ChamaedoreaChamaedorea is a genus of palm trees in the family Arecaceae. The name comes from the Greek words chamai (Χάμαι) meaning "on the ground" and dorea (δορά) meaning "gift". They are found in rainforests in southern Mexico, the West Indies, Central and South America. The best known species is the parlour palm (C. elegans), which is widely cultivated as a houseplant.
Chamaedorea palms are small to medium-sized palms with slender trunks. Their leaves are pinnate or bi-pinnate, and they usually have small flowers borne in clusters. The fruit is a drupe.
Some species of Chamaedorea are used as food plants by the larvae of Lepidoptera species including Batrachedra amydraula, Batrachedra chamaedorea and Batrachedra heptadactyla.
The genus has a complex taxonomic history and has undergone numerous reclassifications. It is currently thought to comprise around 100 species, although some authorities continue to recognize a larger number of species.
Chamaedorea is a genus of about 120 species of palms native to tropical regions of the Americas. Most species are found in Mexico, Central America, and northern South America, but a few extend into the United States (southern Florida and southern Texas), and Colombia. A few species are also naturalized in Italy, Sicily, southern Europe, Hawaii, the Canary Islands, and Réunion.
The name "Chamaedorea" comes from the Greek words chamai (χαμαί, meaning "on the ground") and dorea (δωρεά, meaning "gift"), referring to the habit of some species of dropping their fruits on the ground, where they can be eaten by animals.
Chamaedorea palms are small to medium-sized palms, rarely exceeding 10 m in height. They are dioecious, with male and female flowers borne on separate plants. The foliage is variable, with some species having leaves that are pinnate (feather-like), and others that are palmate (fan-like). The flowers are small and inconspicuous, with the fruit being the more noticeable part of the plant.
The fruit of Chamaedorea palms is typically a drupe, with a single seed enclosed in a hard endocarp. The fruits are often brightly colored and are eaten by a variety of animals, including birds, bats, and rodents.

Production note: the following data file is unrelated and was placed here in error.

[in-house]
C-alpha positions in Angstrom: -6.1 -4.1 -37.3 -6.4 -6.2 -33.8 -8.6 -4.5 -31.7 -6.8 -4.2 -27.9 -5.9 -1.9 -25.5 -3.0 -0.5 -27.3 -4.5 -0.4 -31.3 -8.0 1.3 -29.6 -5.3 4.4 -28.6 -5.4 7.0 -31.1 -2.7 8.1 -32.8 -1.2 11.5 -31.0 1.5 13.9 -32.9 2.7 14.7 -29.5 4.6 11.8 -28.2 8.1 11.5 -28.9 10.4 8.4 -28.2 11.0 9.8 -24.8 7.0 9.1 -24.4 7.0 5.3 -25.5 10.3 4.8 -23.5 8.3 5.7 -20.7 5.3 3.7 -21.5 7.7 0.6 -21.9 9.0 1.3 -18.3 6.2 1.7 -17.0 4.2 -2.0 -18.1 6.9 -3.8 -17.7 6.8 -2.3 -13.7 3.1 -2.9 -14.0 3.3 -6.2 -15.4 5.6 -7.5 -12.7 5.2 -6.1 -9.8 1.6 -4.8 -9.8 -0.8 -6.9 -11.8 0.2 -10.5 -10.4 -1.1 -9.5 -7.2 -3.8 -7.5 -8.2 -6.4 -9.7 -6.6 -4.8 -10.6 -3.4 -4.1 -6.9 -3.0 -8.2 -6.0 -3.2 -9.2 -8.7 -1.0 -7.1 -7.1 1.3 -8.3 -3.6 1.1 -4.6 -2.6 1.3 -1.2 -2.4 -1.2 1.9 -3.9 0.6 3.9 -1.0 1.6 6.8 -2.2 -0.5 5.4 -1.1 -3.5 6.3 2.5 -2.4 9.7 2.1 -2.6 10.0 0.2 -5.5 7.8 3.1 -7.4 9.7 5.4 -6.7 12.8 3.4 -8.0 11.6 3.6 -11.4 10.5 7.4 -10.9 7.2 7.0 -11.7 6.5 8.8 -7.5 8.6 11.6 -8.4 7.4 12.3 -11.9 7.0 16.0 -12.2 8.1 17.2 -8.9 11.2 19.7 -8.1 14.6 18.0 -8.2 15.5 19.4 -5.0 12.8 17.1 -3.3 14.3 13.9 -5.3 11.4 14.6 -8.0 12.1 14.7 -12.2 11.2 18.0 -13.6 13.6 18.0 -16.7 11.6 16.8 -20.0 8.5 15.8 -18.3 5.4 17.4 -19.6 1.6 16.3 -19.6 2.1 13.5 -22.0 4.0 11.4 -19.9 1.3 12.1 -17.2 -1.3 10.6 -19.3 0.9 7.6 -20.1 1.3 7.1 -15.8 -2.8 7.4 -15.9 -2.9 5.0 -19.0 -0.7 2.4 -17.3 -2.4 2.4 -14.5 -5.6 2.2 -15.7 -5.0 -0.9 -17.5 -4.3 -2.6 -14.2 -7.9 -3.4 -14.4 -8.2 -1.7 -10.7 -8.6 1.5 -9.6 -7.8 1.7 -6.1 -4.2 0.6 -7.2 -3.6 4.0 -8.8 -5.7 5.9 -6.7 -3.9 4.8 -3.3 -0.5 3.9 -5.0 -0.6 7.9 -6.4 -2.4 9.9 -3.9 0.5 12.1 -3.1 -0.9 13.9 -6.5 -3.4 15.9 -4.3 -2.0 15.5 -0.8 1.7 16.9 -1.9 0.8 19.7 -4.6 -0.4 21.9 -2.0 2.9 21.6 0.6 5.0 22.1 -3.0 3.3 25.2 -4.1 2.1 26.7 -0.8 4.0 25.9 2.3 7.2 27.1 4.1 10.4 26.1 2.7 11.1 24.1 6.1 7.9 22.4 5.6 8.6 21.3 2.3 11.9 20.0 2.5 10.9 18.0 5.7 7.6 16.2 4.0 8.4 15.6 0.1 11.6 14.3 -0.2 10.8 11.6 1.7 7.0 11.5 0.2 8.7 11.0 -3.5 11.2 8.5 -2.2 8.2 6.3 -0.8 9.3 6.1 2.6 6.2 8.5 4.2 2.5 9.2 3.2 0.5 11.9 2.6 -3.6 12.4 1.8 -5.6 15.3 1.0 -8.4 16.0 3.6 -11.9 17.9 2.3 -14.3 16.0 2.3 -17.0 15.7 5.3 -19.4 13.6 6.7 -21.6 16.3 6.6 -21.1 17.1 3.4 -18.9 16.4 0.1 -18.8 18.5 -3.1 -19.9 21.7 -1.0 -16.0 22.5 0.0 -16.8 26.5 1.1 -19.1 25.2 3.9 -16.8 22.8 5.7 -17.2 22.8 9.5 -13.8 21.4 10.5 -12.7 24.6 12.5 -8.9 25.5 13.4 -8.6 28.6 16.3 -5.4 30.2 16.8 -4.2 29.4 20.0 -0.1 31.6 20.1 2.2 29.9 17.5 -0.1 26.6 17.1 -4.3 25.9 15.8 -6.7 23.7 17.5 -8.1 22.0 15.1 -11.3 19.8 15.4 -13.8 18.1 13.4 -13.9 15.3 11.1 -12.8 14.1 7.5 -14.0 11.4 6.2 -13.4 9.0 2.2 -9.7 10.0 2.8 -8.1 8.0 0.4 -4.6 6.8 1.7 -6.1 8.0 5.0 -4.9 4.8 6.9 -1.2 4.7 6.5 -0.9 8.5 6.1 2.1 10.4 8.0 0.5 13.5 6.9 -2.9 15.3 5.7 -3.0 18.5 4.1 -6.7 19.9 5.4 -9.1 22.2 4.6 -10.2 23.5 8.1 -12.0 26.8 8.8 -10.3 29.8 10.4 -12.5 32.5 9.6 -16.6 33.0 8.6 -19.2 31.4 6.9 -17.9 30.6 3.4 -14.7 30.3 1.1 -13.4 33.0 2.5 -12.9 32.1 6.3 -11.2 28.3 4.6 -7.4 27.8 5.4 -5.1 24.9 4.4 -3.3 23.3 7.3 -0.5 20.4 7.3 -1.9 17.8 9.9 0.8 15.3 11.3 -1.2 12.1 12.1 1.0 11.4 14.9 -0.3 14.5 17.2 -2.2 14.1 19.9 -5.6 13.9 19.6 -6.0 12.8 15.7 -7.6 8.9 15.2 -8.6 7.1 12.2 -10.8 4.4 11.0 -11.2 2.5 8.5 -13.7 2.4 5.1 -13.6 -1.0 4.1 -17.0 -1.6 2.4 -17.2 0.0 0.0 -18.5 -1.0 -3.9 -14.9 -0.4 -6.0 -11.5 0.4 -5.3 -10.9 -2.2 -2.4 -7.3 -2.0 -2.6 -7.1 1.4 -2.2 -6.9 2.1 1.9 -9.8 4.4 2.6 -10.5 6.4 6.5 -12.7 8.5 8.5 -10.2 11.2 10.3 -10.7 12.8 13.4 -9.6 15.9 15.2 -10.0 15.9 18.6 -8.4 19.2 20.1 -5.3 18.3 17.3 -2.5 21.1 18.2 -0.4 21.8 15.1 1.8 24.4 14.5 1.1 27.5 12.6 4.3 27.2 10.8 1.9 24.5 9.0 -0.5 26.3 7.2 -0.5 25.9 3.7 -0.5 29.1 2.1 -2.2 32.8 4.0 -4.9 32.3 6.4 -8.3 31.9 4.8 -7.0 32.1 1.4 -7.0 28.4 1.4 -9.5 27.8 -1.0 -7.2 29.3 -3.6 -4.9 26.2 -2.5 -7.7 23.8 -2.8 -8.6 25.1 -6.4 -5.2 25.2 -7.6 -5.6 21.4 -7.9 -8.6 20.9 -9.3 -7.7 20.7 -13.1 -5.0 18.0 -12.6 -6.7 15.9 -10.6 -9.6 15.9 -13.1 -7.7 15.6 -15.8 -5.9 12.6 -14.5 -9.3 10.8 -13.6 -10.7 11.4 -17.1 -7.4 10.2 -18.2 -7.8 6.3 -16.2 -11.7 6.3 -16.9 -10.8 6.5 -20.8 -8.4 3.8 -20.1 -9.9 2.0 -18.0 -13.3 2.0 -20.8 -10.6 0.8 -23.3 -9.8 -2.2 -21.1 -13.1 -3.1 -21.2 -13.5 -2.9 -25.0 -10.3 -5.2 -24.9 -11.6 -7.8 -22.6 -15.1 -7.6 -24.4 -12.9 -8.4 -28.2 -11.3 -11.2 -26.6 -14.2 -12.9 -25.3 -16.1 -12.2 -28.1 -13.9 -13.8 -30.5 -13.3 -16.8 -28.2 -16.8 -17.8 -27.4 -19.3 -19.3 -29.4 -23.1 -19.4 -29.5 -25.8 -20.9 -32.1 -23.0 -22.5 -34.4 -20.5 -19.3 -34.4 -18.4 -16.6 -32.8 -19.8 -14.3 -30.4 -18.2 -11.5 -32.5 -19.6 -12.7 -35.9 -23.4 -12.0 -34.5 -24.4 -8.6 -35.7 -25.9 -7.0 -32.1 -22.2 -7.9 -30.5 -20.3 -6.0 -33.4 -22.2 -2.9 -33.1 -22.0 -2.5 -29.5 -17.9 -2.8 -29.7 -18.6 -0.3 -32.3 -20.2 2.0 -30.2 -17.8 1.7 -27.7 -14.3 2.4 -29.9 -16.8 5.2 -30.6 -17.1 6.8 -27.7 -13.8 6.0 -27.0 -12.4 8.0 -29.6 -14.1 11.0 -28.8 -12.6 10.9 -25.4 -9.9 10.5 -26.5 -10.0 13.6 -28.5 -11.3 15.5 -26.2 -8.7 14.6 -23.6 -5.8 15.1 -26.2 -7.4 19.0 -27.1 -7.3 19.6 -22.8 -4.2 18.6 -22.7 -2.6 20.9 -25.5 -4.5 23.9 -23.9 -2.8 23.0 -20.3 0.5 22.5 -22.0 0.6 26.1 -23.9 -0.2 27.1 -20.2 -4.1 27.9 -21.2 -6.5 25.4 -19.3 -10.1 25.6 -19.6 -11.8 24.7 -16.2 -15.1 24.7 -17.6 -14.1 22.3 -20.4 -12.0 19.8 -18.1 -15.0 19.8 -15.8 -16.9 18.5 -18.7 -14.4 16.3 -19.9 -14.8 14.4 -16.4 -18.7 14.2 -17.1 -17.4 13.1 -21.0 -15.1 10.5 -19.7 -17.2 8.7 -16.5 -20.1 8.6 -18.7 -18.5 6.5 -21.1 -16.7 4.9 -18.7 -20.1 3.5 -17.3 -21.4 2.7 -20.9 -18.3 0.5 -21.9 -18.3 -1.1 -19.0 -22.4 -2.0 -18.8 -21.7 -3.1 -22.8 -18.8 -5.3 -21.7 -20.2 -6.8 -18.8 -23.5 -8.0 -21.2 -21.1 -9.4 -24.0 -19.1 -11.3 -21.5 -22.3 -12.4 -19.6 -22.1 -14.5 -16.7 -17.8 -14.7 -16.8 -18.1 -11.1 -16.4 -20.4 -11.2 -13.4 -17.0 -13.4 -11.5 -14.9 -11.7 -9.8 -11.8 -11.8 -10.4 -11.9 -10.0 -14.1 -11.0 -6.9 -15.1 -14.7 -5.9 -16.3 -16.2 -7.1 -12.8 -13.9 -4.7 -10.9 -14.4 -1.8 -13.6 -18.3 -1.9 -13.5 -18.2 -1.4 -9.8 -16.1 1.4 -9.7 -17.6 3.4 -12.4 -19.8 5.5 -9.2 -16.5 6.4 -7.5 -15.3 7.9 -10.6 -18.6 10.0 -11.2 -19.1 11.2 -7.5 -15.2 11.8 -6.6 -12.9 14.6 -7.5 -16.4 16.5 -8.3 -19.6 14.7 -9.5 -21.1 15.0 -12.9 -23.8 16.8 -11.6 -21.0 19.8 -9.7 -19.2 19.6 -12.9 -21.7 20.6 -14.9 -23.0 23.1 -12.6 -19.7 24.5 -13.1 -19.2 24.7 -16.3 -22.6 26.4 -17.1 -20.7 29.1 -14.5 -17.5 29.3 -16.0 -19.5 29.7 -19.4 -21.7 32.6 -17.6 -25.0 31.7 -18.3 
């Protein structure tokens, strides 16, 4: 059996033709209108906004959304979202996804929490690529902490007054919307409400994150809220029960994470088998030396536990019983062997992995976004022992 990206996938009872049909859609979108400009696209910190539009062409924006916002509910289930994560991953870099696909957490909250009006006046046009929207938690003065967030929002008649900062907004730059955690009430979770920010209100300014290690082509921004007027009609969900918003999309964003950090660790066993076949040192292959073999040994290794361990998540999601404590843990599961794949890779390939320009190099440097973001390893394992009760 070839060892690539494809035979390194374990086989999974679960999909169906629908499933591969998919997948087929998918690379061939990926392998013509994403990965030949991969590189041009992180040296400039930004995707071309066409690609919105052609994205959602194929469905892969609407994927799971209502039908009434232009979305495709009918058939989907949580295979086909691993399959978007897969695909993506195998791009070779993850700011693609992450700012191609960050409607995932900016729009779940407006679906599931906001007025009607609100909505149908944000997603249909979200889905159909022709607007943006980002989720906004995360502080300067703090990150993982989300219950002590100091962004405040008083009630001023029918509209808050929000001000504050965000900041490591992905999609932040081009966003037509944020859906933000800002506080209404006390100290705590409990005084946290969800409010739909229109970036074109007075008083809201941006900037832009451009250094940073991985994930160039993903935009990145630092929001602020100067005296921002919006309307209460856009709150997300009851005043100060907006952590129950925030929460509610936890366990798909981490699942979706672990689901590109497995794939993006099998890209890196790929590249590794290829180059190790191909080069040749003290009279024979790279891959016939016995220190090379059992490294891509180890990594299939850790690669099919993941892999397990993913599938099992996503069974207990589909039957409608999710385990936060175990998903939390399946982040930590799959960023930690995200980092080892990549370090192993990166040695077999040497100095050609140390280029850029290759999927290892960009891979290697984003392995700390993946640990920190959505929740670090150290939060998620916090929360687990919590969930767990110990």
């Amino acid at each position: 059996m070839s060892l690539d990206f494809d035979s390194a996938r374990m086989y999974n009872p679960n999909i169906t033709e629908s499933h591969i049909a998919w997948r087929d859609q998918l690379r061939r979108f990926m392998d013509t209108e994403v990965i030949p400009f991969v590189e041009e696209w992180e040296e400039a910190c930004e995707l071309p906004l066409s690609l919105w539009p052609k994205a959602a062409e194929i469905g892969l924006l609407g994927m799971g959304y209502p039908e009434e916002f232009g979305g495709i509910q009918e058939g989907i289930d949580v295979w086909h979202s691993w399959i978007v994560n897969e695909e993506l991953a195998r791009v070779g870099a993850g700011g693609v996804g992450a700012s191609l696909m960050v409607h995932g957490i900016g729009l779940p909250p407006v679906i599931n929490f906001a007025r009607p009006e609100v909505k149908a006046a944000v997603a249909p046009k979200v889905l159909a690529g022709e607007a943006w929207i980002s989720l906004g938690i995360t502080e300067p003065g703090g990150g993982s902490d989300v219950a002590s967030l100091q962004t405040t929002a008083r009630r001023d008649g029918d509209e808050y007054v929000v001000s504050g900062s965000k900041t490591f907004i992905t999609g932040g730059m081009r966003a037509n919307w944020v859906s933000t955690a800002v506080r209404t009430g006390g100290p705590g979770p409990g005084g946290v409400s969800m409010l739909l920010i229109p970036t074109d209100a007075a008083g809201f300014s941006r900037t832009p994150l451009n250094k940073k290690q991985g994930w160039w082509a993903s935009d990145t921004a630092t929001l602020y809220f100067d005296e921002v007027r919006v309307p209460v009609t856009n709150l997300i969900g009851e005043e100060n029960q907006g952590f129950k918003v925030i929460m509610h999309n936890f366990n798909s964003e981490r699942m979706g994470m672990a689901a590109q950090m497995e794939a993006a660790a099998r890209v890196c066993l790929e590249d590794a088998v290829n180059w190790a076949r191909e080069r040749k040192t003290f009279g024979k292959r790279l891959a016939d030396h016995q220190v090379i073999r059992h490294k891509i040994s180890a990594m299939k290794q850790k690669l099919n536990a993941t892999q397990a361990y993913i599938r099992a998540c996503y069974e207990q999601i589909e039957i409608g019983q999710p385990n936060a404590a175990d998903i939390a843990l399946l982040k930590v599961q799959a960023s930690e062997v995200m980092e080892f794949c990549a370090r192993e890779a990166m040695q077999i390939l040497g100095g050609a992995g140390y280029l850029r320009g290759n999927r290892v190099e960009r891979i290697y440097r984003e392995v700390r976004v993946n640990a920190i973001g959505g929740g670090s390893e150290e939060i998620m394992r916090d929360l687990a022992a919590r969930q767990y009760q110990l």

Chamaedorea palms are grown in tropical regions around the world for their ornamental value. They are popular houseplants and are also used in landscaping. A number of species are threatened by habitat loss, and several are listed as endangered.
Global chamaedorea production
The plant genus Chamaedorea is a member of the family Arecaceae (palm family). It includes approximately 150 species of palms, most of which are native to Mexico and Central America.
Chamaedorea palm trees are characterized by their slender, upright stems and small leaves. The leaves are usually green, but some species have yellow or brown leaves. The flowers are small and white, and the fruit is a drupe.
Chamaedorea palms are popular houseplants because they are easy to care for and prefer shady conditions. They are also used in landscaping and as patio plants.
The majority of Chamaedorea species are found in the wild in Mexico and Central America, with a few species native to South America and one species (C. ernesti-augustii) native to the West Indies.
Chamaedorea palms are grown commercially for their ornamental value and for the production of palm oil. The greatest concentration of commercial growers is in Costa Rica, where there are more than 200 farms growing Chamaedorea palms.
Other commercial growers are found in Mexico, Honduras, Guatemala, and Panama. In Mexico, the majority of commercial growers are located in the state of Chiapas. The total global production of Chamaedorea palm oil is estimated to be between 5,000 and 10,000 metric tons per year. The vast majority of this palm oil is produced in Costa Rica. The main use of Chamaedorea palm oil is in the food industry, where it is used as a cooking oil and in the production of margarine and other vegetable oils. It is also used in cosmetics and soap making.